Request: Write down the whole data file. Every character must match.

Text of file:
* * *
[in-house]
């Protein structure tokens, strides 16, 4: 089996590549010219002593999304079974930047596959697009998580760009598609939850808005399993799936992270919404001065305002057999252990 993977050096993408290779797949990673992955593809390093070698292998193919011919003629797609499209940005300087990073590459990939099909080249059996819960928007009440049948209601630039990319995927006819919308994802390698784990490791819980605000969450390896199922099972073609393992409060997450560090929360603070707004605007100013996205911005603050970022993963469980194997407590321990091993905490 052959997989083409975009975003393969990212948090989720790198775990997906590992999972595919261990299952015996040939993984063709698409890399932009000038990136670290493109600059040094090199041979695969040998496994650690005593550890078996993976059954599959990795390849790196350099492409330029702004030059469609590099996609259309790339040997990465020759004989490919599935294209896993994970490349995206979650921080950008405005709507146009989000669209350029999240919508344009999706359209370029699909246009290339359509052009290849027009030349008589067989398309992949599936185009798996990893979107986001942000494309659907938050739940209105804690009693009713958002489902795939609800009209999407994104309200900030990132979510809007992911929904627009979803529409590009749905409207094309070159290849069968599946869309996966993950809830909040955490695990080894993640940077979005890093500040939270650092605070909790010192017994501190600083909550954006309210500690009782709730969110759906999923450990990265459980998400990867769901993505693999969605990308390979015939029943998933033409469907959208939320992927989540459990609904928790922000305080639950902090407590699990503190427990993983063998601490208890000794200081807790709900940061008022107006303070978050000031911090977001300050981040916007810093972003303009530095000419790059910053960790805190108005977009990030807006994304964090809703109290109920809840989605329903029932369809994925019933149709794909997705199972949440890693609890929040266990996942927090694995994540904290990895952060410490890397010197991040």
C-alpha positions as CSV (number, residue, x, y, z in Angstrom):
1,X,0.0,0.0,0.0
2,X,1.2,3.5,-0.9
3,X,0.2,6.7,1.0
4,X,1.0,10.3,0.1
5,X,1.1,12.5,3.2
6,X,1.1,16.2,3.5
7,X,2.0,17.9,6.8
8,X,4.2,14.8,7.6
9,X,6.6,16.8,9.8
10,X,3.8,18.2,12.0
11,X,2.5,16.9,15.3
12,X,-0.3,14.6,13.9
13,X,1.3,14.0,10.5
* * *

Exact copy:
[in-house]
């Protein structure tokens, strides 16, 4: 089996590549010219002593999304079974930047596959697009998580760009598609939850808005399993799936992270919404001065305002057999252990 993977050096993408290779797949990673992955593809390093070698292998193919011919003629797609499209940005300087990073590459990939099909080249059996819960928007009440049948209601630039990319995927006819919308994802390698784990490791819980605000969450390896199922099972073609393992409060997450560090929360603070707004605007100013996205911005603050970022993963469980194997407590321990091993905490 052959997989083409975009975003393969990212948090989720790198775990997906590992999972595919261990299952015996040939993984063709698409890399932009000038990136670290493109600059040094090199041979695969040998496994650690005593550890078996993976059954599959990795390849790196350099492409330029702004030059469609590099996609259309790339040997990465020759004989490919599935294209896993994970490349995206979650921080950008405005709507146009989000669209350029999240919508344009999706359209370029699909246009290339359509052009290849027009030349008589067989398309992949599936185009798996990893979107986001942000494309659907938050739940209105804690009693009713958002489902795939609800009209999407994104309200900030990132979510809007992911929904627009979803529409590009749905409207094309070159290849069968599946869309996966993950809830909040955490695990080894993640940077979005890093500040939270650092605070909790010192017994501190600083909550954006309210500690009782709730969110759906999923450990990265459980998400990867769901993505693999969605990308390979015939029943998933033409469907959208939320992927989540459990609904928790922000305080639950902090407590699990503190427990993983063998601490208890000794200081807790709900940061008022107006303070978050000031911090977001300050981040916007810093972003303009530095000419790059910053960790805190108005977009990030807006994304964090809703109290109920809840989605329903029932369809994925019933149709794909997705199972949440890693609890929040266990996942927090694995994540904290990895952060410490890397010197991040």
C-alpha positions as CSV (number, residue, x, y, z in Angstrom):
1,X,0.0,0.0,0.0
2,X,1.2,3.5,-0.9
3,X,0.2,6.7,1.0
4,X,1.0,10.3,0.1
5,X,1.1,12.5,3.2
6,X,1.1,16.2,3.5
7,X,2.0,17.9,6.8
8,X,4.2,14.8,7.6
9,X,6.6,16.8,9.8
10,X,3.8,18.2,12.0
11,X,2.5,16.9,15.3
12,X,-0.3,14.6,13.9
13,X,1.3,14.0,10.5